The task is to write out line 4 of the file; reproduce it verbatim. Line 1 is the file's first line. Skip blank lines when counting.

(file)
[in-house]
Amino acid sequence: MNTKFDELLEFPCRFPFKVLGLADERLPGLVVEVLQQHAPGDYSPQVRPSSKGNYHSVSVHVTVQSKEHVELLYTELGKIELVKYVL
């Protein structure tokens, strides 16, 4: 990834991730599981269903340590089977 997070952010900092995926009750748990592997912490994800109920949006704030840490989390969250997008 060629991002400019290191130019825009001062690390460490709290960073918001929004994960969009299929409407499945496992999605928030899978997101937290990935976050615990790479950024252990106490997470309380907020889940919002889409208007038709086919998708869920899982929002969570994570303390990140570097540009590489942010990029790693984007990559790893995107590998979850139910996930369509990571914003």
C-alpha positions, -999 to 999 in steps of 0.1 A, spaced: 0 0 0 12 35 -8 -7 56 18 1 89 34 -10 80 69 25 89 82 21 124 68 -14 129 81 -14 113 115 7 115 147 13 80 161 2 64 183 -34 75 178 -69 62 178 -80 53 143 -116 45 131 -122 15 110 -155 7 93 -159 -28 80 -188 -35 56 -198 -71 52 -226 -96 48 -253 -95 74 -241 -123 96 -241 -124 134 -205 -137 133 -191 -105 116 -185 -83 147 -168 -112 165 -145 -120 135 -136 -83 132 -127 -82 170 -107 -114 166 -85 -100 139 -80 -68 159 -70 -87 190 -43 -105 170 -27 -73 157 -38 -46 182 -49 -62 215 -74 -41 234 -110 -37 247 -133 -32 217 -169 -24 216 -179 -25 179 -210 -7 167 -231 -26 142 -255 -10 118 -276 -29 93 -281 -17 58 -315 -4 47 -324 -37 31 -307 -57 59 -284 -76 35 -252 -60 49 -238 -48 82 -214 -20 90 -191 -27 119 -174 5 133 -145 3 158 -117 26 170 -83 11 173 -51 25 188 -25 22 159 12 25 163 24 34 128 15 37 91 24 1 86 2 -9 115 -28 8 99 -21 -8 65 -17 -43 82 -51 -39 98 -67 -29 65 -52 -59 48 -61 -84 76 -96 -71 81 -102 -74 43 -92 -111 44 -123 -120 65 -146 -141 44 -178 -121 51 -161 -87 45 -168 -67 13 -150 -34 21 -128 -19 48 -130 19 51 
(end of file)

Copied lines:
C-alpha positions, -999 to 999 in steps of 0.1 A, spaced: 0 0 0 12 35 -8 -7 56 18 1 89 34 -10 80 69 25 89 82 21 124 68 -14 129 81 -14 113 115 7 115 147 13 80 161 2 64 183 -34 75 178 -69 62 178 -80 53 143 -116 45 131 -122 15 110 -155 7 93 -159 -28 80 -188 -35 56 -198 -71 52 -226 -96 48 -253 -95 74 -241 -123 96 -241 -124 134 -205 -137 133 -191 -105 116 -185 -83 147 -168 -112 165 -145 -120 135 -136 -83 132 -127 -82 170 -107 -114 166 -85 -100 139 -80 -68 159 -70 -87 190 -43 -105 170 -27 -73 157 -38 -46 182 -49 -62 215 -74 -41 234 -110 -37 247 -133 -32 217 -169 -24 216 -179 -25 179 -210 -7 167 -231 -26 142 -255 -10 118 -276 -29 93 -281 -17 58 -315 -4 47 -324 -37 31 -307 -57 59 -284 -76 35 -252 -60 49 -238 -48 82 -214 -20 90 -191 -27 119 -174 5 133 -145 3 158 -117 26 170 -83 11 173 -51 25 188 -25 22 159 12 25 163 24 34 128 15 37 91 24 1 86 2 -9 115 -28 8 99 -21 -8 65 -17 -43 82 -51 -39 98 -67 -29 65 -52 -59 48 -61 -84 76 -96 -71 81 -102 -74 43 -92 -111 44 -123 -120 65 -146 -141 44 -178 -121 51 -161 -87 45 -168 -67 13 -150 -34 21 -128 -19 48 -130 19 51 